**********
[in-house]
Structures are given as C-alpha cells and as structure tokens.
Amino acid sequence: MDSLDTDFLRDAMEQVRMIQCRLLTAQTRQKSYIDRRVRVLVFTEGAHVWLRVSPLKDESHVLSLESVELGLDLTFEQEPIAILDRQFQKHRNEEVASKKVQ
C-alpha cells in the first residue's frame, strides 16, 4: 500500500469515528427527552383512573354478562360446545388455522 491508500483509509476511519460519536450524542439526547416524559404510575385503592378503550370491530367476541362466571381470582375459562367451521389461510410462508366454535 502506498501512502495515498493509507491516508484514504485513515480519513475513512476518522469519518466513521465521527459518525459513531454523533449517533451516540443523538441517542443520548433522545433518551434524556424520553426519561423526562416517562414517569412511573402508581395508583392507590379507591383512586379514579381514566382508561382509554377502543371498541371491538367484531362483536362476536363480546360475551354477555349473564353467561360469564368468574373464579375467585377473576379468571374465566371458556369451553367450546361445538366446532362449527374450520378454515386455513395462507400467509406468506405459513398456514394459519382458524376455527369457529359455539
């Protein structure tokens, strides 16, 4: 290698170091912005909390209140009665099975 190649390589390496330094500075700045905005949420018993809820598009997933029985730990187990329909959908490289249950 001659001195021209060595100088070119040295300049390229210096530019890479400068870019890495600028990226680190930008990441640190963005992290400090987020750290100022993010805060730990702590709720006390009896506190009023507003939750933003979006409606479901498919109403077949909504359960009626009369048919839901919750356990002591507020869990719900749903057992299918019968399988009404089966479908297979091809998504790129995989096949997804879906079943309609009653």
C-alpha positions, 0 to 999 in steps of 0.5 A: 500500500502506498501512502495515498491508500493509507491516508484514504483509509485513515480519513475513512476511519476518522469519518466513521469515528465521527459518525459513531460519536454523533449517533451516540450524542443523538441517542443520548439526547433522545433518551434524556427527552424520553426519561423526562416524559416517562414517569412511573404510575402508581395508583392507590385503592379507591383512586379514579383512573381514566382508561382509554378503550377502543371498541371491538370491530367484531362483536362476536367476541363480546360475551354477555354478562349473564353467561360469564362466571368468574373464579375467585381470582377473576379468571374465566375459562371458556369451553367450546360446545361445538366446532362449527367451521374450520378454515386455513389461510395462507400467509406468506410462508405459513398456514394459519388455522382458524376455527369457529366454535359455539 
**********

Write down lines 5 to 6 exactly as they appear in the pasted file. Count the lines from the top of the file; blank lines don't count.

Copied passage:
């Protein structure tokens, strides 16, 4: 290698170091912005909390209140009665099975 190649390589390496330094500075700045905005949420018993809820598009997933029985730990187990329909959908490289249950 001659001195021209060595100088070119040295300049390229210096530019890479400068870019890495600028990226680190930008990441640190963005992290400090987020750290100022993010805060730990702590709720006390009896506190009023507003939750933003979006409606479901498919109403077949909504359960009626009369048919839901919750356990002591507020869990719900749903057992299918019968399988009404089966479908297979091809998504790129995989096949997804879906079943309609009653």
C-alpha positions, 0 to 999 in steps of 0.5 A: 500500500502506498501512502495515498491508500493509507491516508484514504483509509485513515480519513475513512476511519476518522469519518466513521469515528465521527459518525459513531460519536454523533449517533451516540450524542443523538441517542443520548439526547433522545433518551434524556427527552424520553426519561423526562416524559416517562414517569412511573404510575402508581395508583392507590385503592379507591383512586379514579383512573381514566382508561382509554378503550377502543371498541371491538370491530367484531362483536362476536367476541363480546360475551354477555354478562349473564353467561360469564362466571368468574373464579375467585381470582377473576379468571374465566375459562371458556369451553367450546360446545361445538366446532362449527367451521374450520378454515386455513389461510395462507400467509406468506410462508405459513398456514394459519388455522382458524376455527369457529366454535359455539 